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Productivity (task-scheduling) apps for academics (a summary)

Whiteboard and corkboardI think I’ve made it pretty clear that, while I am really adventurous when it comes to computer-aided anything, I am always willing to learn and use it (see my post on how I use Evernote in teaching and research). But my task-scheduling? It’s totally old-fashioned. I WRITE LISTS. By hand. And then I cross them off, delete them, or write a red check mark besides them. I know, it’s slightly embarrassing.

So I decided to throw the question to my Academic Twitter followers, and here are their responses:


I haven’t tried Wunderlist, but it seemed nice in that multiple lists can be shared with others, as per Megan Hatch’s note.


This one took me by surprise, as both Will Winecoff and Christopher Zorn recommended it for lists. I usually just use it to file notes, field notes, and for my teaching. But apparently I could extend it to To-Do lists.

Google Keep

Everything I do is synchronized with Google (Gmail, Google Calendar), so it would seem to make sense that I try Google Keep. Never done it, might try it.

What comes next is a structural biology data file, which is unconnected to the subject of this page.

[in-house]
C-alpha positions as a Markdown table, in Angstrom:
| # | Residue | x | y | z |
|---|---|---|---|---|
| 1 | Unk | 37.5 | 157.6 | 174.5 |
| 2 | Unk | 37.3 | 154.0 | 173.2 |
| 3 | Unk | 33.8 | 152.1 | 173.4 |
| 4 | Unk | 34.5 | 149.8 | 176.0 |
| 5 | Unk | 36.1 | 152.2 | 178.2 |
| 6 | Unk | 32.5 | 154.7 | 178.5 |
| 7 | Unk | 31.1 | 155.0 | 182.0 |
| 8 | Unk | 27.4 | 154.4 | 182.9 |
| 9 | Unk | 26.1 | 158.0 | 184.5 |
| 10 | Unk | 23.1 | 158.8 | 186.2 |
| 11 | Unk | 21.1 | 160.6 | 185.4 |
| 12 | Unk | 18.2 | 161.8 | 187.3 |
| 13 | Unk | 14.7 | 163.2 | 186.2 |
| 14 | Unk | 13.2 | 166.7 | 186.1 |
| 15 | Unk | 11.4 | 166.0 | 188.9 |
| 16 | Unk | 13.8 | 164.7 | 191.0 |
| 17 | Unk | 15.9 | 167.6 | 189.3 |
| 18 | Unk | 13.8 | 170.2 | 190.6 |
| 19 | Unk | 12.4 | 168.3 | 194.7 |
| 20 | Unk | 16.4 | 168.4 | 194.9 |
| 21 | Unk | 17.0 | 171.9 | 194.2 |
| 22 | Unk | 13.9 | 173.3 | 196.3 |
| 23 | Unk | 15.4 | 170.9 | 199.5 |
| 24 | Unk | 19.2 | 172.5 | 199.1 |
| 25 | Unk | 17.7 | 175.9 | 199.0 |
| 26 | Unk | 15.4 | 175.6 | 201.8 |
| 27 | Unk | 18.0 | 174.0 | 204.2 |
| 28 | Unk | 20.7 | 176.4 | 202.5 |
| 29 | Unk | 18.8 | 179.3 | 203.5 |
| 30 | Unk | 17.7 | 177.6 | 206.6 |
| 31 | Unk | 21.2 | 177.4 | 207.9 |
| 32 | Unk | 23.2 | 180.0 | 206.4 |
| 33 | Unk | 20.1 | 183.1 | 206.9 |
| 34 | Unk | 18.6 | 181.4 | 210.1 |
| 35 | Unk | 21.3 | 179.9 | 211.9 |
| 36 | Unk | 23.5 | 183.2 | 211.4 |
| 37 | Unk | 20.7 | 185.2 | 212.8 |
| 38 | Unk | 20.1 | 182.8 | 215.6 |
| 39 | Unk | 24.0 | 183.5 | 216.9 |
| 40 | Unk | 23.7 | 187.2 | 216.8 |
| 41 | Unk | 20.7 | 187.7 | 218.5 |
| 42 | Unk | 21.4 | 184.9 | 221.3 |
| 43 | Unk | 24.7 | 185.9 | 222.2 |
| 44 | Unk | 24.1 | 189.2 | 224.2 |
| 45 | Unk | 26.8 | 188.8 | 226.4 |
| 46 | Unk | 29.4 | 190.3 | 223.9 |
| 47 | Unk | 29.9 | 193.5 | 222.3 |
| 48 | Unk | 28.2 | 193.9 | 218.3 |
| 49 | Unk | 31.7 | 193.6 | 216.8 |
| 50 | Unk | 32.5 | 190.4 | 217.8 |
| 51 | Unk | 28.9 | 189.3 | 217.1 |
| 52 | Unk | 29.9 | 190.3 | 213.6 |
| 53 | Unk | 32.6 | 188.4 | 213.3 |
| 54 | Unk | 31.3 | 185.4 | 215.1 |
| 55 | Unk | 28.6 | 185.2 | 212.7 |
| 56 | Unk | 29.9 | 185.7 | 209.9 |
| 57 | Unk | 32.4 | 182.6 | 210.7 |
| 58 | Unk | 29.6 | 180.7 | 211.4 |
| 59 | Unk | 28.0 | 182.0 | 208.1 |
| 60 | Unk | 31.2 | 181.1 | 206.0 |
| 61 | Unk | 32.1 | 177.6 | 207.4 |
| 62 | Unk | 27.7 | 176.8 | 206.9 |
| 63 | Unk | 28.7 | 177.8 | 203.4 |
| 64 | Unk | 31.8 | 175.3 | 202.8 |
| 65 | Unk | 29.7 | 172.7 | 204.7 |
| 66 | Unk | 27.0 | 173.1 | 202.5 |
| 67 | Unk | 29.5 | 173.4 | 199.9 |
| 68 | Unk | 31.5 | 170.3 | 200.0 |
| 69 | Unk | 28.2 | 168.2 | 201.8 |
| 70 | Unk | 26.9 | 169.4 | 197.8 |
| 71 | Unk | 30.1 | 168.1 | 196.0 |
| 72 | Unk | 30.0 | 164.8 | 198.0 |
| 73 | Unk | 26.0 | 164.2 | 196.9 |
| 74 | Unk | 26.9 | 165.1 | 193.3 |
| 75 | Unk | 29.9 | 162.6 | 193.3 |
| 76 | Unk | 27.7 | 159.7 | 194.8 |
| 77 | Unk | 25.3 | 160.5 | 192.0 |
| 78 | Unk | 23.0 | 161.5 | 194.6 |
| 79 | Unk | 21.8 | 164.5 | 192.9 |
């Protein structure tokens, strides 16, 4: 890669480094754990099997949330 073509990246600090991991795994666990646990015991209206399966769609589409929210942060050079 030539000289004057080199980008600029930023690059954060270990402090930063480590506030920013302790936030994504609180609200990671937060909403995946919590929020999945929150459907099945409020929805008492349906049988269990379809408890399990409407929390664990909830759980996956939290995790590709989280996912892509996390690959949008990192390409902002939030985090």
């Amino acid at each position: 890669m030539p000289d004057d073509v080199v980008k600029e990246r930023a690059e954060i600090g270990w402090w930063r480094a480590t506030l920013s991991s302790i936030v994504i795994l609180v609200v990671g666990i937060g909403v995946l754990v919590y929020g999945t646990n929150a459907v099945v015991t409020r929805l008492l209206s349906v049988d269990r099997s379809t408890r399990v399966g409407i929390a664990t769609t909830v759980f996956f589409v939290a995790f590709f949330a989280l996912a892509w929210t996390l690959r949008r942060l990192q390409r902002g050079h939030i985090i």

I think it was Janni Aragon (University of Victoria) who said that she used Todoist first. But then I got a few responses in support from other academics:


Jennifer Victor (George Mason University) suggested Timeful, which I also haven’t tried. But I will, although it seems it will be removed from the App Store, as it’s paired now with Google.

Remember The Milk

Emilia Tjernström (University of Wisconsin Madison) suggested Remember The Milk, which is one of the most popular To-Do list apps I have ever seen, even before there was an explosion of apps, this was one of the most popular (in fact, it was first a website!)

Kanban Flow

While I took project management courses in undergrad and during my Masters, and I do have *some* idea of what the Kanban flow technique is, this is totally new. Emily Senefeld suggested it and I might have to try it.


This was suggested by Ana Isabel Canhoto and I am looking forward to trying it too. I like that it seems simple and that it’s for iOS (which I use on my mobile devices).

Other apps… (OmniFocus, Any.Do and Due)

Ryan Briggs (Virginia Tech) suggested OmniFocus, and I have used OmniGraffle before to design website mock-ups and wire-frames. So trying another Omni Group app doesn’t seem too much of a stretch. And in response, Chris Parsons (University of Toronto) suggested and Reminders (the app, although I think it’s been renamed to Due).

And sometimes as Lenore Newman (University of the Fraser Valley) suggested, good time management works.

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